This will provide you with the skills needed to become a network support engineer, including such things as how to install, upgrade, maintain and secure network systems.
An example of appropriate courses includes:
• City & Guilds (E-Quals ICT Systems Support 7262) IT Practitioners Diploma Level 2 and Advanced Diploma Level 3
• BTEC National Certificate/Diploma for IT Practitioners (ICT Systems Support)
• OCR (iPRO) Certificate for IT Practitioners (ICT Systems Support) at levels 2 and 3
• CompTIA i-Net+ Certification.
If you do hold a relevant degree, it is possible to follow a graduate trainee programme. A degree in a computing course isn’t essential however, as three in five people working in IT start out with a non-computer based degree.
Experience is often necessary. If you’re already in an IT role, such as IT support or other computer services, there may be progression paths to move up to become a network support engineer.
As the IT industry develops and moves forward so quickly, it will be essential to continually update your knowledge. This will be particularly important when it comes to the specific programmes, hardware and resources used by the company you work for.
For example, you may need to stay up to date with the latest changes in all equipment used. This will not necessarily involve external or internal courses. Instead, you may be asked to learn about new changes by reading the latest manuals and information supplied by IT companies.
Employers are likely to support your ongoing education, if the right courses are found. This will frequently depend on the growing and changing needs of the company. Below are some examples of courses you may e required to take:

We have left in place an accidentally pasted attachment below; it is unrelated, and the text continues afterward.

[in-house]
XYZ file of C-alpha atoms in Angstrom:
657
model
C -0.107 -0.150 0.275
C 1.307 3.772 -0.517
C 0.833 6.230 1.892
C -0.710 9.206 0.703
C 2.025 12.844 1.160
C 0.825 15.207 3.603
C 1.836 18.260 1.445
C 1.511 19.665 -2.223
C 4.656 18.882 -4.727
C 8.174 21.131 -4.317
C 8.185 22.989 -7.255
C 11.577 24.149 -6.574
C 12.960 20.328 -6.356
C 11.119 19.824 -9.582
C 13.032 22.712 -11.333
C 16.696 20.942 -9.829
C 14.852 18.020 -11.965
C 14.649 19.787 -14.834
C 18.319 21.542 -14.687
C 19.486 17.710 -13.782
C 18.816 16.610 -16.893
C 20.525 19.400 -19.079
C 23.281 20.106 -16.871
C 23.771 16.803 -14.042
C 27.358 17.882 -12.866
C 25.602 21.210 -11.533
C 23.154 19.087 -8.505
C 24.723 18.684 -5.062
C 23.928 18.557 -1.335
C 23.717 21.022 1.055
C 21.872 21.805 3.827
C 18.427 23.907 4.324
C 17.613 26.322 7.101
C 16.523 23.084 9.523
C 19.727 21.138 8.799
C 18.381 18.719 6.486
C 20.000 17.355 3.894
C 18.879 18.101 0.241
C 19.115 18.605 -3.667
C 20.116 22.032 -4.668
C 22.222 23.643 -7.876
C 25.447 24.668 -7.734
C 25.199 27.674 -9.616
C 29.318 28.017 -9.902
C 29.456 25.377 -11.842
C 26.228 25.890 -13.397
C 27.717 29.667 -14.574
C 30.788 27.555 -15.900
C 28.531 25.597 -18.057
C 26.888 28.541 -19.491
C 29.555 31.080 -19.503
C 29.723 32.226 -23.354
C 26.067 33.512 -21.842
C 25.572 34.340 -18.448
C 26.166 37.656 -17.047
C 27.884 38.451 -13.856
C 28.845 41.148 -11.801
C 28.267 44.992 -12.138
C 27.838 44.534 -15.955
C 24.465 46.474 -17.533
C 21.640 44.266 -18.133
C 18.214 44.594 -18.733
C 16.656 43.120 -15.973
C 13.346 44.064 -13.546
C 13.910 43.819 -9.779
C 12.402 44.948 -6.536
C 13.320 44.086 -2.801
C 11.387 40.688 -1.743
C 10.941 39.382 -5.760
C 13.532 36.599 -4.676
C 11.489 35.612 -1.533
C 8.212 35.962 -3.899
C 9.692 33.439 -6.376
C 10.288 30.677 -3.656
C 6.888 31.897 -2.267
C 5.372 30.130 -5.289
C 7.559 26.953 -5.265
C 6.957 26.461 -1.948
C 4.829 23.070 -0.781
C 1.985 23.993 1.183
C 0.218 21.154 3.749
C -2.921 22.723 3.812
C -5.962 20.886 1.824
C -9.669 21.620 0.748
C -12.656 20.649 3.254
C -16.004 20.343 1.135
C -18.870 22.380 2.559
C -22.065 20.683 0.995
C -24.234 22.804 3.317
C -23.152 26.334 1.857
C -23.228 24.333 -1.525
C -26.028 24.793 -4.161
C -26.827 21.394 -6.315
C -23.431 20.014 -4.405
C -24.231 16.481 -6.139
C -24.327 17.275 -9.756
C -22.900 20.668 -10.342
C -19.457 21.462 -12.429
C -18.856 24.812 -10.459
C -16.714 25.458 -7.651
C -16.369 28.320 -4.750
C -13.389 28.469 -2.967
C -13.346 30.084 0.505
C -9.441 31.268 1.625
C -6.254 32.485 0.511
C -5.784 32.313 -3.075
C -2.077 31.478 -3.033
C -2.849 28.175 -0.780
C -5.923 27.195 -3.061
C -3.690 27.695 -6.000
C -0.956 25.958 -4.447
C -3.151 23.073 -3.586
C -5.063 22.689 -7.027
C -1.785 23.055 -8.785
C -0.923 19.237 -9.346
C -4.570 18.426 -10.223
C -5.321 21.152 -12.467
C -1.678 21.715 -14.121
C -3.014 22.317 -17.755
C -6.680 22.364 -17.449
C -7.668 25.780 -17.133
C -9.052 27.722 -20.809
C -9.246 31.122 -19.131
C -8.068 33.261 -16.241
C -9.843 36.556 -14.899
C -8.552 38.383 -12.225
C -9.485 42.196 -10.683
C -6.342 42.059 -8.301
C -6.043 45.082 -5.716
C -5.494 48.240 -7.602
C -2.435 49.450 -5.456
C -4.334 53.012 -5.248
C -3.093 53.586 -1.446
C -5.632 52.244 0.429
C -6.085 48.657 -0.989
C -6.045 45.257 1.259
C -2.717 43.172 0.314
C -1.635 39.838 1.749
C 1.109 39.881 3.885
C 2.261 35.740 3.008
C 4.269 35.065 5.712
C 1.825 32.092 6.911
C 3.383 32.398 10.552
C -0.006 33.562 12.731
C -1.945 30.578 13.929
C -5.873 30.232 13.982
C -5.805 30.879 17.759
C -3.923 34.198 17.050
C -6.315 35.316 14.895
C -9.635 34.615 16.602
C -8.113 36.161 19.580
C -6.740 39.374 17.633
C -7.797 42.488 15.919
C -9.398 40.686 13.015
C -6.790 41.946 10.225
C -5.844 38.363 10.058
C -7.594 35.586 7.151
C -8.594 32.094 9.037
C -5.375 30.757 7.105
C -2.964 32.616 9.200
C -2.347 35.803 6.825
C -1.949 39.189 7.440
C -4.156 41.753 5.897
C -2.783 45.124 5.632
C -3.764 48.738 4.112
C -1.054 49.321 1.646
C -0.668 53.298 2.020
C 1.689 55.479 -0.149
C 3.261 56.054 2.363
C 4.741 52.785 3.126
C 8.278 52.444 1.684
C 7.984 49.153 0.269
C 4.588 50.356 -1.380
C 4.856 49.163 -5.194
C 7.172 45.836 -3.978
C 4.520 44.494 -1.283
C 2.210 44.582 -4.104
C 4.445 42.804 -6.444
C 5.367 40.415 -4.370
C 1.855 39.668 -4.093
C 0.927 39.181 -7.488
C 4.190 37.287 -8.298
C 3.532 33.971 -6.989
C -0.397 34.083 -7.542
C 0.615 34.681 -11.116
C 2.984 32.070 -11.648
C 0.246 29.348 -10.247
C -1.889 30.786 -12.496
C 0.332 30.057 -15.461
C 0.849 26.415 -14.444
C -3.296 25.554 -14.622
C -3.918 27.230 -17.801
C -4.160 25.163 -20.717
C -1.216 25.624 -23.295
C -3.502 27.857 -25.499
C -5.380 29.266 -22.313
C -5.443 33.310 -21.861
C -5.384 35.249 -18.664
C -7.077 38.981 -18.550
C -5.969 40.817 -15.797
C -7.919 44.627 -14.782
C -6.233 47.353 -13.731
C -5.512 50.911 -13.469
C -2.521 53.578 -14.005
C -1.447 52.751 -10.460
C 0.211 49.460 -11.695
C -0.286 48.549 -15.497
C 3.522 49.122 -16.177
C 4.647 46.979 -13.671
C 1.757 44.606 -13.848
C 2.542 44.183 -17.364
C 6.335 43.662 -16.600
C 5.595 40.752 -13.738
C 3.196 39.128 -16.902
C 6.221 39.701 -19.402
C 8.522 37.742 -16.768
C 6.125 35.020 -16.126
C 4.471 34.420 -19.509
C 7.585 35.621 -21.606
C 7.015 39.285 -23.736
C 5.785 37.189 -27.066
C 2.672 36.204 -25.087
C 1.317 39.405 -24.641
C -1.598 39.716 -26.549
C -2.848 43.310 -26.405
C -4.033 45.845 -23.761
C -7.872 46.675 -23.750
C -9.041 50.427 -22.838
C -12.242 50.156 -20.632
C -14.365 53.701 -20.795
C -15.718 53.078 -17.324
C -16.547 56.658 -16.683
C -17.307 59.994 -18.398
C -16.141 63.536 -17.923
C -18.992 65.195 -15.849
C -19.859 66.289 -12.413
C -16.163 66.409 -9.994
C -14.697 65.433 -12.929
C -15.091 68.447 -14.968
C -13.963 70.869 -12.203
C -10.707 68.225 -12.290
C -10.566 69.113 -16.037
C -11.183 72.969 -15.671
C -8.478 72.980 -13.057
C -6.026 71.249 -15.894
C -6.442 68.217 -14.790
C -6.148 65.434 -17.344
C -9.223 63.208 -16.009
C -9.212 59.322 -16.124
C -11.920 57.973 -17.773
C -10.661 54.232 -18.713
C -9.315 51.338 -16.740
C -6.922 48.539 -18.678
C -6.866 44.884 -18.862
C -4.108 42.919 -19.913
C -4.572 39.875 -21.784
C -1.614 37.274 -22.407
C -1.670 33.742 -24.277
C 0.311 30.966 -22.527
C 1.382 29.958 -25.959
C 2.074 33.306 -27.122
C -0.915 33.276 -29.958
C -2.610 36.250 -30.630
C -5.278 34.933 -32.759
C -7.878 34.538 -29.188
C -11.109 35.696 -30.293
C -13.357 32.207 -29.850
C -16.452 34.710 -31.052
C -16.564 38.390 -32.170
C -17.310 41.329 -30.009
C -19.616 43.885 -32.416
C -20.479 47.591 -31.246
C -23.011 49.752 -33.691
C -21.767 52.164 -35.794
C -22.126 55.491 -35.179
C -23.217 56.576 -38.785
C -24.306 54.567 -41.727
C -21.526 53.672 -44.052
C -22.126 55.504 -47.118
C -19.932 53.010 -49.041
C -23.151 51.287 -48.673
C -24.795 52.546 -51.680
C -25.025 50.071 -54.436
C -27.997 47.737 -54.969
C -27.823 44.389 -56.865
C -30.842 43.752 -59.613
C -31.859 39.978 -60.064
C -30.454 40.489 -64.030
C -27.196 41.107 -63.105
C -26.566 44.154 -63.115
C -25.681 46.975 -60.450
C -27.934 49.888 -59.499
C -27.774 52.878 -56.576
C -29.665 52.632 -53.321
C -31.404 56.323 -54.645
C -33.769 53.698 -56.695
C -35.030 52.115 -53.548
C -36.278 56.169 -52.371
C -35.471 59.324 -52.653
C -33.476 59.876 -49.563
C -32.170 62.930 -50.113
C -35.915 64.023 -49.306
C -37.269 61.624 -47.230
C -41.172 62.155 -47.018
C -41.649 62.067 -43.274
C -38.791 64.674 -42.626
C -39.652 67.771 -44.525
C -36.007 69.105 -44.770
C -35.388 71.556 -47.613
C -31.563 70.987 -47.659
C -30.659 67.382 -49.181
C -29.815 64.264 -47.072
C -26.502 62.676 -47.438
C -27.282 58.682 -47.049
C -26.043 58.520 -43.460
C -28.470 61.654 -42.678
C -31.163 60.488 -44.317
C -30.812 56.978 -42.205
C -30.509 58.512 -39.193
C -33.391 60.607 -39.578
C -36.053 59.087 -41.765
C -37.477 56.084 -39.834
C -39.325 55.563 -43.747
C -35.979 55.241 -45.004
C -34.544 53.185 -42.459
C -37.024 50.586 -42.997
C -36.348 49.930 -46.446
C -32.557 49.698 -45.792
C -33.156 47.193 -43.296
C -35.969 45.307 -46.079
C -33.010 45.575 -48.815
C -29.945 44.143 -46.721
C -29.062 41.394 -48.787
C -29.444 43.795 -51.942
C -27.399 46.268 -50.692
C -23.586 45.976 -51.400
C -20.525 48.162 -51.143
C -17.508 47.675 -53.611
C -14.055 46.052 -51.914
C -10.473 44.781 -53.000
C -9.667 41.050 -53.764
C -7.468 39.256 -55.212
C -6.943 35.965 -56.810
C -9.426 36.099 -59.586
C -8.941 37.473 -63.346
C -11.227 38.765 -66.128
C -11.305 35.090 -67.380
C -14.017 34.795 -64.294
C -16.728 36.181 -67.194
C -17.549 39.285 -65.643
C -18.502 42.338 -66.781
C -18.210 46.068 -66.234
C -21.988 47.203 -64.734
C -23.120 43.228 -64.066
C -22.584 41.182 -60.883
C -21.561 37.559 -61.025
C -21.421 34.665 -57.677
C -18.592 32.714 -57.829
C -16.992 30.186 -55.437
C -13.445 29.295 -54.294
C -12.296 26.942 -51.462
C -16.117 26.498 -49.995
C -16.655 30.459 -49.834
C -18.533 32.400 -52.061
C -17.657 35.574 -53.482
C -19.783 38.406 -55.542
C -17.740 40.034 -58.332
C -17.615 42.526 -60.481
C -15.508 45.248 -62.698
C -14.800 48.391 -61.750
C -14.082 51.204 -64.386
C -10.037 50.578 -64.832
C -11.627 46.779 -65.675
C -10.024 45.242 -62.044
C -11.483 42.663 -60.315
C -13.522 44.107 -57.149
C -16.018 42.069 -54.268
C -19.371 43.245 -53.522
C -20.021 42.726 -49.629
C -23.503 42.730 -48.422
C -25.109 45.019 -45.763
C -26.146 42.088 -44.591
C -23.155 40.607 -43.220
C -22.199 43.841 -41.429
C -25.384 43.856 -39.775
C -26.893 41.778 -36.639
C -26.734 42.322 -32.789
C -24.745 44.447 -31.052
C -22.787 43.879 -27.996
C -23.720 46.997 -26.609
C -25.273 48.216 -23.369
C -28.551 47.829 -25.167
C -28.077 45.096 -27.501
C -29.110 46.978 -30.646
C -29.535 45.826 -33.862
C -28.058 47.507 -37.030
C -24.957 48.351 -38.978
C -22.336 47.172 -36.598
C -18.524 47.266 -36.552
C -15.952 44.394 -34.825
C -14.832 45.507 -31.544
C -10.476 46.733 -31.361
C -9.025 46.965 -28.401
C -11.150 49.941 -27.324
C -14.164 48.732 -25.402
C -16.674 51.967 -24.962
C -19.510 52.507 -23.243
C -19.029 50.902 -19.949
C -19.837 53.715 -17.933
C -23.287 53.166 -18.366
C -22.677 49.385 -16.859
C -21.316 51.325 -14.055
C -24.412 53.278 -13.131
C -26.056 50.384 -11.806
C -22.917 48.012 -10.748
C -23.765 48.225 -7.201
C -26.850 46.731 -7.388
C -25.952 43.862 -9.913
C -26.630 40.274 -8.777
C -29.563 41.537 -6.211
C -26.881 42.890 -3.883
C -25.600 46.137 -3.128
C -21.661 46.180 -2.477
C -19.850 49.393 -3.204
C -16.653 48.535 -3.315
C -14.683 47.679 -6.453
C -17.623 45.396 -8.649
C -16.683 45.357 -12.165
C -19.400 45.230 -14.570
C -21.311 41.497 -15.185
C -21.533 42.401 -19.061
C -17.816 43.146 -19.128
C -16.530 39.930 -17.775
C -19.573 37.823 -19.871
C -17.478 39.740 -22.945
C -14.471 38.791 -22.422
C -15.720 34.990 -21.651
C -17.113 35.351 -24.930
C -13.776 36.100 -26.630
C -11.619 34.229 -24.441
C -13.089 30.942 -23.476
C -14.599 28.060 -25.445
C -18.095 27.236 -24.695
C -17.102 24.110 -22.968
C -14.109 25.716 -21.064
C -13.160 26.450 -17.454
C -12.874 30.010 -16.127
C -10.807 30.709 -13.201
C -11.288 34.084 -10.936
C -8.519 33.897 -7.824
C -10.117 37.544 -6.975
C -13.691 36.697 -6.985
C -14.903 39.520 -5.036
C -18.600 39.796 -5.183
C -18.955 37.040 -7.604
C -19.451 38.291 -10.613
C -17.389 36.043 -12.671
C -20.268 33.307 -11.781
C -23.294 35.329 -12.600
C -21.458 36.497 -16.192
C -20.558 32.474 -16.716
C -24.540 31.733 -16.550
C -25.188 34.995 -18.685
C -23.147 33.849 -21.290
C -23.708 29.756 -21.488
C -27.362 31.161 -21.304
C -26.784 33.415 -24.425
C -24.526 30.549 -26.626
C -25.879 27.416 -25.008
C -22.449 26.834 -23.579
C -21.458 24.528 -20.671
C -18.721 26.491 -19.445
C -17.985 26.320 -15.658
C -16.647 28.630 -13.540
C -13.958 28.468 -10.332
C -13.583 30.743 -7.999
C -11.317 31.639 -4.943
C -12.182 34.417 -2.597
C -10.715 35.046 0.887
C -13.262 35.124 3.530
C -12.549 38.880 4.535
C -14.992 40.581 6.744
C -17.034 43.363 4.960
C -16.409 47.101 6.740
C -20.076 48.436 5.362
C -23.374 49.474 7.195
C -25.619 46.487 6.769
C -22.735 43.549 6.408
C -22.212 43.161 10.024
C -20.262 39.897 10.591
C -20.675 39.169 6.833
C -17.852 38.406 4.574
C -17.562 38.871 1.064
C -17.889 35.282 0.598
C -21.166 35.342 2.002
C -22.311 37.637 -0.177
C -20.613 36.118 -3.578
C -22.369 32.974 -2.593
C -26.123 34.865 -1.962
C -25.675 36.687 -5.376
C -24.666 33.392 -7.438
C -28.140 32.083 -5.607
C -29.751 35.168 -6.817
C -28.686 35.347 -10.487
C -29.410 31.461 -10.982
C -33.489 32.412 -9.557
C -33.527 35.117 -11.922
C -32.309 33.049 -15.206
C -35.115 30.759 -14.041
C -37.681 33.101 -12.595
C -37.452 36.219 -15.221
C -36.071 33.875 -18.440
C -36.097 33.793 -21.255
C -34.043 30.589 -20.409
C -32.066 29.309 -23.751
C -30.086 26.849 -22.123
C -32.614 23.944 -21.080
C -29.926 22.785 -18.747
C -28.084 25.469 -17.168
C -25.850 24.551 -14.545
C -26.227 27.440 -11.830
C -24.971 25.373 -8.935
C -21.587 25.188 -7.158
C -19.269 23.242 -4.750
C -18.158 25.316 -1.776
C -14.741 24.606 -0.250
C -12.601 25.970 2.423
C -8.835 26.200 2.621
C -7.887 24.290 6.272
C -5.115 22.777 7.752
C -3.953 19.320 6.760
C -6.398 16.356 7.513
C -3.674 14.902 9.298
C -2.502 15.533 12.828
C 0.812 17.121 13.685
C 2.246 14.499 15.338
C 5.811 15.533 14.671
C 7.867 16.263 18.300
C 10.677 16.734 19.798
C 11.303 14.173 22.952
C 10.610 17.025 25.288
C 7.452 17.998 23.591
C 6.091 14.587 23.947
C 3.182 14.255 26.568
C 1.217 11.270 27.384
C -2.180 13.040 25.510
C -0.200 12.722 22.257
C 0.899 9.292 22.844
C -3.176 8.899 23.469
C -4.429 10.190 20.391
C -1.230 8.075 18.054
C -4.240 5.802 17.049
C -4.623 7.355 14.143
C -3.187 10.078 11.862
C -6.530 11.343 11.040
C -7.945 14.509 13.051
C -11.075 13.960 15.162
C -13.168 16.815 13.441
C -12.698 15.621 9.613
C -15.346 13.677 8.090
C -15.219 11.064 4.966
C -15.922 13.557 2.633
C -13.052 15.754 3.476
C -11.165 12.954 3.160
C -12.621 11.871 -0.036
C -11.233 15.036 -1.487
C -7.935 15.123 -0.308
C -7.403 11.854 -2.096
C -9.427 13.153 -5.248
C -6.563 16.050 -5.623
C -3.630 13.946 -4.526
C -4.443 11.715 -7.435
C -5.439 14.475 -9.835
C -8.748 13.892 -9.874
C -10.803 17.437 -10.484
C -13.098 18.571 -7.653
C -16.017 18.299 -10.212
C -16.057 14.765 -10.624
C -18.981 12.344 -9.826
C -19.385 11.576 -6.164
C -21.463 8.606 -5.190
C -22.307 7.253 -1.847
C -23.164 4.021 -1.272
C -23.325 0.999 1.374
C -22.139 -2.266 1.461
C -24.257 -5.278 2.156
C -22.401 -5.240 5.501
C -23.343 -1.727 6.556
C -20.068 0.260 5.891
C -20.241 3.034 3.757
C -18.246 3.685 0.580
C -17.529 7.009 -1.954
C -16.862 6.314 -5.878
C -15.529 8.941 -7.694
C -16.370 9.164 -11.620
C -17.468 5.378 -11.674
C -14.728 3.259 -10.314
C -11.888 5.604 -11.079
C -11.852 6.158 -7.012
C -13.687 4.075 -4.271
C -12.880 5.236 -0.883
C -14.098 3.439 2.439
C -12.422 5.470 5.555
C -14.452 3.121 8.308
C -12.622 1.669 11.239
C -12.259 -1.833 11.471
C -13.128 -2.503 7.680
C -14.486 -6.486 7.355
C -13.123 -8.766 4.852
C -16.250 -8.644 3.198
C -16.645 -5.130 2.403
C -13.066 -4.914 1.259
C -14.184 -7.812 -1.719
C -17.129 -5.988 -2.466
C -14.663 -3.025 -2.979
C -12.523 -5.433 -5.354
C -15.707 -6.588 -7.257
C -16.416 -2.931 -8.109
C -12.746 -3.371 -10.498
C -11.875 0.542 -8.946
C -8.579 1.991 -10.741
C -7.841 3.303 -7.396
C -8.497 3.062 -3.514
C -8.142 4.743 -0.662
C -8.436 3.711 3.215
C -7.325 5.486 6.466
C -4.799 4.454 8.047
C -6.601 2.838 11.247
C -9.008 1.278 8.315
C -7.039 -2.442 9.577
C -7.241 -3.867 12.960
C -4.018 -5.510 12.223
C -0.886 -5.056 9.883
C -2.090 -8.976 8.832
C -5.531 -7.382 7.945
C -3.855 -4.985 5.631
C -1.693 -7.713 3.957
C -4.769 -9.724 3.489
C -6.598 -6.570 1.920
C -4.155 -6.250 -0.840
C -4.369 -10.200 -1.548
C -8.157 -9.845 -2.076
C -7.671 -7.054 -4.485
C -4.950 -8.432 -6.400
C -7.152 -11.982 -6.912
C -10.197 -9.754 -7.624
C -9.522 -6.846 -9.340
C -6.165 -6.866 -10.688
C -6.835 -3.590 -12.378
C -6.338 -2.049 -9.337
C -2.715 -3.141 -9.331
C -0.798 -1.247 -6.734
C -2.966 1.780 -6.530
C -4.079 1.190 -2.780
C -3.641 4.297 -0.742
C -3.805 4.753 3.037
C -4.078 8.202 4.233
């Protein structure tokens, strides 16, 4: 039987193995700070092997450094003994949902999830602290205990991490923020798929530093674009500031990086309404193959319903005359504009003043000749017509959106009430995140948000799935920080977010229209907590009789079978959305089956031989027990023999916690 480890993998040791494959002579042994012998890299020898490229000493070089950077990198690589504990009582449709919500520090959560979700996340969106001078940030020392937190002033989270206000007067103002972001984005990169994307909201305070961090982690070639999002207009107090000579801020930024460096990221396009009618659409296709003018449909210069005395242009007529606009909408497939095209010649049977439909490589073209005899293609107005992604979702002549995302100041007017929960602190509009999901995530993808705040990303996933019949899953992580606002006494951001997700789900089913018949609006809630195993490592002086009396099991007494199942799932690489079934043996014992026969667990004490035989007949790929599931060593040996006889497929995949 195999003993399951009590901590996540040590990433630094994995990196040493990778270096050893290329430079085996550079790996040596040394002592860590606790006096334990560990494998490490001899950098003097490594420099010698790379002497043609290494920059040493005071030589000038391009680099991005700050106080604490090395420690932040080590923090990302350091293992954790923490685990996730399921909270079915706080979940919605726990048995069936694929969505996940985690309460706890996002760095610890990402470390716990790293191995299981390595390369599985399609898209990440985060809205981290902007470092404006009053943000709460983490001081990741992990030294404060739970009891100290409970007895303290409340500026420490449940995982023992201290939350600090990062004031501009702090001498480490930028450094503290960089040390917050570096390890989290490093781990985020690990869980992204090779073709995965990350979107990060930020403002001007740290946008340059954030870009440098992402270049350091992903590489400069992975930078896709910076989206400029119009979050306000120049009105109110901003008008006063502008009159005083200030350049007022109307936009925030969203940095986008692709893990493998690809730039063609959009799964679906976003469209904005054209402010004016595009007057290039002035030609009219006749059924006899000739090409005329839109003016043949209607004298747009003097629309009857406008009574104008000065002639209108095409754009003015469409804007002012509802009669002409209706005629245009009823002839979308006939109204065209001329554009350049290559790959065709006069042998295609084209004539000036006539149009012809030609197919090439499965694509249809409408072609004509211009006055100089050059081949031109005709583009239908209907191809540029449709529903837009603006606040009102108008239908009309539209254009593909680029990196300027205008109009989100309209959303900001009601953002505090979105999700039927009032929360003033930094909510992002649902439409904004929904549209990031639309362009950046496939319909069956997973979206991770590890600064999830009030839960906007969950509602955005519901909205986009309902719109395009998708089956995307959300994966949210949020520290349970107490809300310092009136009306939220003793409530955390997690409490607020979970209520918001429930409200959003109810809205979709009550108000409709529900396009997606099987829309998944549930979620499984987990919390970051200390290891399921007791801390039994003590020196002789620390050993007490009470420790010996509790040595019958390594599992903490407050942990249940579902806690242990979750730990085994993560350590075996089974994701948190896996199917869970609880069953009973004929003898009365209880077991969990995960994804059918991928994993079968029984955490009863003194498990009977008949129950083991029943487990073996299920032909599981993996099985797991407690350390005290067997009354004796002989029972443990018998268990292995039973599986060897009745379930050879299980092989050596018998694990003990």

• CompTIA Network+ Certification
• Certified Novell Engineer (CNE)
• City & Guilds Higher Professional Diploma in Information Management Using ICT, or IT Practitioners Level 4
• OCR (iPRO) Higher Level award for IT Professionals (ICT Systems Support) Level 4
• NVQs for IT Professionals at levels 3 and 4.
Major IT companies like Cisco, Oracle and Microsoft all run training programmes to help develop your career. The British Computer Society also runs professional awards which are counted as the equivalent of a university degree.
Hours and Environment
Most of the time, you’re likely to work 37 to 40 hours a week. However if there are major problems, like a network fault to be fixed, or there's major new software to be installed, you can find you’ll need to work late or at weekend. This would be necessary, as during normal office hours, IT maintenance can be disruptive to the business.
There’s also a possibility of being on call to cover any problems that might occur outside of normal working hours. Often this will be on a rota. There is a chance this can also be done remotely from home.
It's mainly an office based role as (thanks to modern technology) you can manage the technology in different locations remotely. It may also be necessary to travel remotely, especially if your company provides systems for a number of clients.
At junior levels, you’re likely to be earning around £18,000 and £25,000 a year. With experience this can increase up to £32,000.
The more qualifications you have, the more responsibility and higher salary you are likely to earn. Your pay will also depend on the size, type and location of the company you work for. For example, jobs in London are likely to have a higher average salary.
Senior network engineers with 10 to 15 years of experience can earn between £35,000 and £55,000 per year.